Vacation Day #5: Smoky at the Effie Yeaw Nature Preserve

DAY FIVE OF MY FALL VACATION…  I got up about 6:45 this morning and headed off to the Effie Yeaw Nature Preserve. I was surprised, when I got outside, by the heavy smell smoke in the air.  There are wildfires all around us (but none close to where we live), and the smoke is pervasive. There was so much smoke in the air it was actually a little hard for me to breathe, and by the time I’d finished with my walk I had a headache…

Here is a map of all of the fires burning around Sacramento

At one point along the trail, I came across a troupe of mule deer: mostly females, a couple of yearlings, and one male – a spike buck sporting his first one-pronged antlers. One of the matriarchs stepped up onto the trail directly in front of me, so I couldn’t get any closer to the fawns in the group.  She stared me down for quite a while, and I was impressed with her bravery and tenacity.  When she felt the others were safe enough, she backed off and went into the dry grass to graze.

I followed the troupe for a while, and watched as a doe and her fawn broke off from the herd and headed toward the river. I walked out that way after them and got some photos and video snippets of them. I was worried that the doe was going to try to take her fawn across the river; the current is really strong in that area.  But she just waded the baby out until the water was up to its knees and then brought it back to shore.

The smoke in the air clouded the sun, and the sunlight coming through it was bright orange… which made the water in the river look like it was on fire in places…

CLICK HERE for the full album of photos and videos.

There were quite a few specimens of Sulphur Shelf Fungus throughout the preserve – the most I’ve ever seen there…

When I had stopped on the path to take some photos of a Northern Flicker, a woman came up right behind me to look at the photo-screen on my camera to see what I looking at. I thought that was kind of rude and annoying, but I was nice and refrained from elbowing her in the face.

She asked me, “Where is that?” and I told her the bird was sitting on a hanging branch further up the path.

“Wow, how did you know it was there? I can’t see it from here.”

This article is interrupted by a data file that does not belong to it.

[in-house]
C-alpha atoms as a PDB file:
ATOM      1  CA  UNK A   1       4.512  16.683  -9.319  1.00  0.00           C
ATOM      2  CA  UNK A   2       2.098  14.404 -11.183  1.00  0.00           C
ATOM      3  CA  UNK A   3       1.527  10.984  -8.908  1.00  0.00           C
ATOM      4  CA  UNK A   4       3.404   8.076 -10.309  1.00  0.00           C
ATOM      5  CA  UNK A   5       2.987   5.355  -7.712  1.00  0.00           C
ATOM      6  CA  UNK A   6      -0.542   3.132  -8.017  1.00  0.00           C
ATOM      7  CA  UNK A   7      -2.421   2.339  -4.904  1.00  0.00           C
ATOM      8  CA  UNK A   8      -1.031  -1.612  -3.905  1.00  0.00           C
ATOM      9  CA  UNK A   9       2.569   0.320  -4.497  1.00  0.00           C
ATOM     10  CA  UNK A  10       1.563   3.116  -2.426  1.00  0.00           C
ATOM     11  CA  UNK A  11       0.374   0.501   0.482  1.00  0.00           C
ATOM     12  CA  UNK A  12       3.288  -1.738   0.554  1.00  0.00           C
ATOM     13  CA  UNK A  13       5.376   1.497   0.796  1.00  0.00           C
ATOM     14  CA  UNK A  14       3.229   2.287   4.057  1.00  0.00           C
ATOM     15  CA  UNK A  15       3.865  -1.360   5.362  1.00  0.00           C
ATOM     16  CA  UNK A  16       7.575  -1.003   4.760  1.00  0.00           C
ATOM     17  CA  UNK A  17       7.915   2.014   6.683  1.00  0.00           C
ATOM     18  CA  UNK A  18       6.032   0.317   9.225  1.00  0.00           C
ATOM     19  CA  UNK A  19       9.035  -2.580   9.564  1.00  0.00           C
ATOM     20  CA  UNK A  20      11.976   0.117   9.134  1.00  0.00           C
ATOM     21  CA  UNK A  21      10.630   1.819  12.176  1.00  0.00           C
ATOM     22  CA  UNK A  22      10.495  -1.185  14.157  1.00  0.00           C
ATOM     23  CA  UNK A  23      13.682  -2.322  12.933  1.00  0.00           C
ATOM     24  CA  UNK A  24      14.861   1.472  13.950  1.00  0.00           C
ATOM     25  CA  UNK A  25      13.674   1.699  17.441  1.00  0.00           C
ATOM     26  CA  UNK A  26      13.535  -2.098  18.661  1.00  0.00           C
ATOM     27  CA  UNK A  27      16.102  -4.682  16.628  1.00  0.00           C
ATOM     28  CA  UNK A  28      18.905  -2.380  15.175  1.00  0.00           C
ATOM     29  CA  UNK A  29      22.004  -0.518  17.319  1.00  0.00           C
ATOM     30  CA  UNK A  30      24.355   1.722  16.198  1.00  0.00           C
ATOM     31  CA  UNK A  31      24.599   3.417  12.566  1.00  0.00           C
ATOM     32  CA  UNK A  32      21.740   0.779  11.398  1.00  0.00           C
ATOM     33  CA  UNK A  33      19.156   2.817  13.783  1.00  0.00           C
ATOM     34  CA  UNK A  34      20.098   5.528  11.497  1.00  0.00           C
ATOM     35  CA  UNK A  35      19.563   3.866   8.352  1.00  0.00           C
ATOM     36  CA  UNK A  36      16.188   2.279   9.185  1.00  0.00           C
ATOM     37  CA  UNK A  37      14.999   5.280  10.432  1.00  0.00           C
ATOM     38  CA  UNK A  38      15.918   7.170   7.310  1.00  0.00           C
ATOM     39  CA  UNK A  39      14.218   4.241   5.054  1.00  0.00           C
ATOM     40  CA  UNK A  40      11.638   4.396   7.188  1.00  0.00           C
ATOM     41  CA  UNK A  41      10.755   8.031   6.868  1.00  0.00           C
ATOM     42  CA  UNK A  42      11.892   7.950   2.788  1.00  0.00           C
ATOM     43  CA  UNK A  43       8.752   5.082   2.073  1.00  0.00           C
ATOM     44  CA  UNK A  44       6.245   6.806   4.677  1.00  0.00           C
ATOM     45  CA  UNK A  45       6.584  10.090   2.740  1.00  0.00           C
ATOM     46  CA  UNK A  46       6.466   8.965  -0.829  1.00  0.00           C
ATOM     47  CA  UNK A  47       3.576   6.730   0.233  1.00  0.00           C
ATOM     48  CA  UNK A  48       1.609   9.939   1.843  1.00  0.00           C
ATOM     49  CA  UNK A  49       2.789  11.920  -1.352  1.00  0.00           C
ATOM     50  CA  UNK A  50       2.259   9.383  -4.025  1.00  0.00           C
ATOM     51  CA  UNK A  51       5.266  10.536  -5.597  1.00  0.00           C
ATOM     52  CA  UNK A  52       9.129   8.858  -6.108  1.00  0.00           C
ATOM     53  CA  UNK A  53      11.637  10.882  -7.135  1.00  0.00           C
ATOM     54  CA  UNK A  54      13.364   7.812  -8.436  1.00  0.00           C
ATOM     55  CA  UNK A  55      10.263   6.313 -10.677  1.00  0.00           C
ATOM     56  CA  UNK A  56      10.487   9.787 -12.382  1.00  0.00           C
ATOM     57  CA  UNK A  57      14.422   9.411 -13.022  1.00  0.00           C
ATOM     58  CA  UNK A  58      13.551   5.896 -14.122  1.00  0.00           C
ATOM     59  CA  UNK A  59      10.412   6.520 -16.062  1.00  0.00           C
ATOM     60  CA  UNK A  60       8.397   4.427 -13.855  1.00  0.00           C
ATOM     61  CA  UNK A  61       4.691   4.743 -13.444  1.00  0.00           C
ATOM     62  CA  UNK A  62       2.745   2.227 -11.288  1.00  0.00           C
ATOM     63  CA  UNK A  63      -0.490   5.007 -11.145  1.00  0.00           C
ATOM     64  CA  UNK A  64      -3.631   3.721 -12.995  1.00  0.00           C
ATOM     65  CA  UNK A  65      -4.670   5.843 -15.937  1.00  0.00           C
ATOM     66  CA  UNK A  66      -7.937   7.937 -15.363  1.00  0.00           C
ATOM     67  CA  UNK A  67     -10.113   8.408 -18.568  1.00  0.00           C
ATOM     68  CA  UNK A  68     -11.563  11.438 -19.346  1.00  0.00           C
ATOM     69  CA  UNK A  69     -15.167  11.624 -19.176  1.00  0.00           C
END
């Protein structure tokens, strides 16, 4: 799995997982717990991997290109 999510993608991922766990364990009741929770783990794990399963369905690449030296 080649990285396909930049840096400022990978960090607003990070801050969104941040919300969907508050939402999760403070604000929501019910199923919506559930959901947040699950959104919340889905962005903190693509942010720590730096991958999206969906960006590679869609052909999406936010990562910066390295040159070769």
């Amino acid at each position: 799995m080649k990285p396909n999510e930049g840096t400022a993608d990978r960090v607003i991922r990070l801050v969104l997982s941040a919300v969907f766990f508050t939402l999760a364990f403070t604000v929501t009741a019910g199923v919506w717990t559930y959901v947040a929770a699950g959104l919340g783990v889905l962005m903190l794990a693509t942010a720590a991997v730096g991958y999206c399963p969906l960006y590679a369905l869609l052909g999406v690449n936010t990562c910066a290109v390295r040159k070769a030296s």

“Once you do this for a while, you get a kind of ‘nature eye’ and can see all sorts of things most people miss.”

“Wow. Thank you for pointing that out.”

At another spot, I was taking photos of the Acorn Woodpeckers, and different woman came up. Just as I turned to look at her, a Hairy Woodpecker flew into a nearby tree and she got all excited. “Did you see that?! Did you see that?!” (We old women can get so excited about the smallest things.  Hah!) I did see the Hairy, and I started taking photos and video of it. We actually had a short discussion about whether it was a Hairy Woodpecker or a Downy Woodpecker. I get the two mixed up all the time because their markings are nearly identical. Based on the overall size of this guy, though, we decided it must be a Hairy…

The woman watched it for a while, and then took off back down the trail to tell her friends (who were lagging behind) about the bird.

While she was gone, a White-Breasted Nuthatch flew down onto the trail in front of me and started pecking at a dried piece of scat. I got photos of that, too, just before it grabbed the scat and flew off with it. Eew! Hah!

The oak trees are all covered in acorns right now – not as many as in a mast year, but still a good yield.  Most of the trees in the preserve, though, are hybrids, so the acorns aren’t necessarily good for harvesting (for the purpose of replanting).  The deer, squirrels, and birds really like them, though, so there’s a lot of action around them in the forest. I watched the Acorn Woodpeckers grab acorns from surrounding oak and fly them back to their granary trees and jam them into the holes for safekeeping over the winter.  Some of the birds are efficient at it and seem to know which acorns are ripe enough to pull easily away from their caps, and others… not so much.  They try to pull unripe acorns, and end up in a tug-of-war with the things.  So funny…

The weather was gorgeous – except for the smoke – while I was out there.  I was about 47º when I got there, and only around 68º when I left.  And it remained cool throughout the rest of the day, in the 70’s.

I walked for about 3½ hours, which is generally my limit, and I had a really bad headache by then which I attributed to the smoke… but I liked the exercise.

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Mary K. Hanson is a breast cancer survivor who, at age 61, took coursework to become a Certified California Naturalist. The author of “The Chubby Woman’s Walkabout”™ blog, Ms. Hanson has also written nature-based feature articles published in regional newspapers, authored over ten books, including her "Cool Stuff Along the American" series of guide books, and has had her photographs featured in books, articles, calendars, on the American River Parkway Foundation’s Instagram stream, and even the White House blog. This year Ms. Hanson is helping to launch and teach a new Certified California Naturalist course through Tuleyome, in partnership with the University of California and the Woodland Library, so members of the public can themselves become certified as naturalists in the state. All of the photos seen on her website were taken by Ms. Hanson herself (unless noted otherwise) with moderate- to low-end photographic equipment more easily affordable to the everyday nature enthusiast. She also occasionally leads photo-walks through the American River Bend Park for the public and is sometimes available for public speaking.